One of the highlights of a recent two-week trip to Taiwan for PMA’s Vice President of Government Affairs, Carl Marrara, was a side-visit to a Pennsylvania trade office. The Office of Trade and Investment in Taipei is bursting with Pennsylvania trade deals from ice cream to tanks to what could be a whole lot of Pennsylvania natural gas and natural gas liquids.
“There’s a major move away from nuclear, coal, and oil-fired power to natural gas, but they can’t produce any of it on the island,” said Marrara, who was selected to be part of the Mosaic Taiwan Fellowship Exchange Program, sponsored by the Taiwan Ministry of Foreign Affairs. “They need the gas and the infrastructure and currently, they only have several hours in reserve capacity.”
He noted that Taiwan’s state energy firm, CPC, recently announced it would could start building its third liquefied natural gas (LNG) import terminal by the middle of this year. The proposed terminal, at Taoyuan, northwestern Taiwan, could start operations in early 2023 with an initial capacity of 1 million tons per year.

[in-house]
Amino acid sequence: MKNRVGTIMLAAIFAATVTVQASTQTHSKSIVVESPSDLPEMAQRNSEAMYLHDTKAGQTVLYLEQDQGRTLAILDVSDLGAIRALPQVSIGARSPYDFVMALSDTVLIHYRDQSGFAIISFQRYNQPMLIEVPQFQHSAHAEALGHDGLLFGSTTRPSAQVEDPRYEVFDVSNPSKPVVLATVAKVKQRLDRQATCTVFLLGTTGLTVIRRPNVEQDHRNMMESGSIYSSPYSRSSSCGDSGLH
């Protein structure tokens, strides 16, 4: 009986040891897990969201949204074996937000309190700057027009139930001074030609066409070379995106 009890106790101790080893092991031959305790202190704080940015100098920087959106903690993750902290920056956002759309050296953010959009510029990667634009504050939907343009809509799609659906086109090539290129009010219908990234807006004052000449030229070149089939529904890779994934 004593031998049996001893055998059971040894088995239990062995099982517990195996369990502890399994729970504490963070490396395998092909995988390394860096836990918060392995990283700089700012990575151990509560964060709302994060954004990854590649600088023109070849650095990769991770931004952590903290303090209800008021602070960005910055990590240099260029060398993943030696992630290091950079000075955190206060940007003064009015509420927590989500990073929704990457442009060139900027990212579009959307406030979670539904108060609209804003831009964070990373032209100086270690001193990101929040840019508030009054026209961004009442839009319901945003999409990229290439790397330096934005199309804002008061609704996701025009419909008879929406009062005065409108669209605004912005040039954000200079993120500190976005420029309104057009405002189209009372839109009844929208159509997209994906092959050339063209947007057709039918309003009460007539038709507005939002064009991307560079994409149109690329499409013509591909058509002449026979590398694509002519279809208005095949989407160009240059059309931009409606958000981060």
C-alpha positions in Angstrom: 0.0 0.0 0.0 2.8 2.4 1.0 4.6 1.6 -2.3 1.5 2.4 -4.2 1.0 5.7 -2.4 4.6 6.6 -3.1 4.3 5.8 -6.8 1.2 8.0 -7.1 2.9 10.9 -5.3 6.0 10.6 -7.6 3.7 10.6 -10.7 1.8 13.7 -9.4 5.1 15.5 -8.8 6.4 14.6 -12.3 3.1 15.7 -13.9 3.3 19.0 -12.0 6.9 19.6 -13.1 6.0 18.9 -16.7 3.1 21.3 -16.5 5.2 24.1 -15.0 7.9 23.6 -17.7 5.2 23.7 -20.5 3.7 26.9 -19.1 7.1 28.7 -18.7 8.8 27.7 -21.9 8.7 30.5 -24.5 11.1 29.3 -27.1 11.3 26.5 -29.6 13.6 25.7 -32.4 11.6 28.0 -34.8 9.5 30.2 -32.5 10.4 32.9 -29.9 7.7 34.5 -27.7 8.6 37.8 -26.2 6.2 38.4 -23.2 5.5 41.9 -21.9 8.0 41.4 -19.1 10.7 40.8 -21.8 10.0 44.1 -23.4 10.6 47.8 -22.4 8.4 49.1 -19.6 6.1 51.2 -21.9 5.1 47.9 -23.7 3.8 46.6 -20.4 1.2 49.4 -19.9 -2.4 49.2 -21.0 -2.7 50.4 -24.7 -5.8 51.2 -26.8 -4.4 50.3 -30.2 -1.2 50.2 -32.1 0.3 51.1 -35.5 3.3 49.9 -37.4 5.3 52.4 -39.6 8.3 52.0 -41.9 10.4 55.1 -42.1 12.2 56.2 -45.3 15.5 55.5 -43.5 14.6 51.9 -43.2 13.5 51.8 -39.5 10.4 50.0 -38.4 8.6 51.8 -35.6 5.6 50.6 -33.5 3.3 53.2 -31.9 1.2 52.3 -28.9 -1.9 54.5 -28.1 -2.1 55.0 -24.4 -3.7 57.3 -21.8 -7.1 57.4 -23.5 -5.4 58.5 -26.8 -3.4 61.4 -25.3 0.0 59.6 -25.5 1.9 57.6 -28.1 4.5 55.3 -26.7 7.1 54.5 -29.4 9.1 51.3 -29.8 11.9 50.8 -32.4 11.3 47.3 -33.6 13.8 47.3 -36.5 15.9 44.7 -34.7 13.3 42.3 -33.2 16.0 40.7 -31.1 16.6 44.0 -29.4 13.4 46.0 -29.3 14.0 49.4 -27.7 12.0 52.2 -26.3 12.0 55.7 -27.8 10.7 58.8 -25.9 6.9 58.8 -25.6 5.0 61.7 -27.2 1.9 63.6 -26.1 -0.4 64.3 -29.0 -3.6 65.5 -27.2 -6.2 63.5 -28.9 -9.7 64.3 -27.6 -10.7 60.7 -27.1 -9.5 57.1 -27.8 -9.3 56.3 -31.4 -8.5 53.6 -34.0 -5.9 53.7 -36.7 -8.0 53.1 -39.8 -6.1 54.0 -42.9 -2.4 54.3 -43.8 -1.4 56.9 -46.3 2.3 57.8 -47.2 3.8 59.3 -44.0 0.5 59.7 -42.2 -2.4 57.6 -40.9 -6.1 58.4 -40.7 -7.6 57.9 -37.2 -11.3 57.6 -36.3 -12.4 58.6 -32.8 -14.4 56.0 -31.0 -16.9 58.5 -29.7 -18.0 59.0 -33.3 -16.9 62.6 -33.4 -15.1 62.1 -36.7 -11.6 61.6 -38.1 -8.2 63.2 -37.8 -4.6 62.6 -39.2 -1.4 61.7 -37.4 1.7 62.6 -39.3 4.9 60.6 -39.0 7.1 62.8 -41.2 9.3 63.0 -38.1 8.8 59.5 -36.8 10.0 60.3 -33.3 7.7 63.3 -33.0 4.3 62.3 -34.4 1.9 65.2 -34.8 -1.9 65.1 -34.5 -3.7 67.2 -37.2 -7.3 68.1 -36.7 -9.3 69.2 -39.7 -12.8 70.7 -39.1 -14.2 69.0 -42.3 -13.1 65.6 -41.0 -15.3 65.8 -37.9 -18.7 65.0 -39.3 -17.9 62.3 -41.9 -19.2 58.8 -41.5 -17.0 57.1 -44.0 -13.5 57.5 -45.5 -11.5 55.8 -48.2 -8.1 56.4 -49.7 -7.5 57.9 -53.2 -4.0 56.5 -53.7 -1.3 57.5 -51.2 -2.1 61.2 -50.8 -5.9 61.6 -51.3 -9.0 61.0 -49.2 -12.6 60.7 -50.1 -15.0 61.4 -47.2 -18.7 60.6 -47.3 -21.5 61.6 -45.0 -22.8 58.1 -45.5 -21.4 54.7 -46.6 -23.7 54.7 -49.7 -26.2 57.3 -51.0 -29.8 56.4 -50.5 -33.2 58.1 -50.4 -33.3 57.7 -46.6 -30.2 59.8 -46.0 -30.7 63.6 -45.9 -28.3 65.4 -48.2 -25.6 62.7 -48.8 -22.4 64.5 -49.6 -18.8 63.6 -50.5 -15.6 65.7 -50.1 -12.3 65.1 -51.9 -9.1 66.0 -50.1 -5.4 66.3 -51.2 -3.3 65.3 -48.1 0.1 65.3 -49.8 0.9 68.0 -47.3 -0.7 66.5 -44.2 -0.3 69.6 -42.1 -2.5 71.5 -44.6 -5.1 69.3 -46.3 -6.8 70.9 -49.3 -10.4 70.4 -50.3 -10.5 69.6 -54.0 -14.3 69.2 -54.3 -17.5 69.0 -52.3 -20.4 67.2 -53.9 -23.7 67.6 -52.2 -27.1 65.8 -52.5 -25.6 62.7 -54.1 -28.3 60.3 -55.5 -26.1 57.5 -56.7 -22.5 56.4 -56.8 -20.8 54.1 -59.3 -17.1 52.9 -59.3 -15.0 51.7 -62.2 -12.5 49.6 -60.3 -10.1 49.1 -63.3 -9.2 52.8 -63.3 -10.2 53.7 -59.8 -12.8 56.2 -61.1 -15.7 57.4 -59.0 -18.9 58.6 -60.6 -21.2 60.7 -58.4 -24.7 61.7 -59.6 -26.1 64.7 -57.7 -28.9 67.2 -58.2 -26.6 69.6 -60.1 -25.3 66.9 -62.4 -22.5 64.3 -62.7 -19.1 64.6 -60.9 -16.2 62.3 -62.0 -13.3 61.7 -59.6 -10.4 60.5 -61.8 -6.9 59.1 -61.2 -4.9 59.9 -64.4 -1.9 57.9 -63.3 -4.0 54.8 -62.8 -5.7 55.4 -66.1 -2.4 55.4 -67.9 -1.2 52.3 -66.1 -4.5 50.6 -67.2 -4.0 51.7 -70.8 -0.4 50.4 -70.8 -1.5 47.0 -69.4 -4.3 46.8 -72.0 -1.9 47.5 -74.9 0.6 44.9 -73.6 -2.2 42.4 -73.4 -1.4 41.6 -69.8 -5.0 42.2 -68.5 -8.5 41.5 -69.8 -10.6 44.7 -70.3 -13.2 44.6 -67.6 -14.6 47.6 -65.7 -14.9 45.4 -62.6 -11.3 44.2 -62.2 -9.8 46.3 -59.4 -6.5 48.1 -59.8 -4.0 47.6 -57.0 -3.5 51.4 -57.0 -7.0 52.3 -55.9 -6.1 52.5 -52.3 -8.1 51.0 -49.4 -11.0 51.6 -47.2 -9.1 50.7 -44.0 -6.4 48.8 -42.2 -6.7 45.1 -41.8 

Taiwan is also one of the world’s largest plastics manufacturers, the building blocks of which are natural gas liquids – also in plentiful supply in Pennsylvania.
Marrara said that the Pennsylvania office, part of the Department of Community and Economic Development (DCED), is actively working on deals involving specialty food items being shipped from Philadelphia to Taiwan.
“One of the key advantages we have are the refrigeration capabilities at the Port of Philadelphia,” Marrara explained. “There are some of the largest refrigeration units in the United States at the Port of Philadelphia and with our agricultural and food manufacturing roots, it’s a no-brainer. The food culture in Taiwan is unlike any other place I’ve ever visited and they truly embrace Pennsylvania-made food products.”
Economic opportunities through the DCED office have sprouted up all over the state: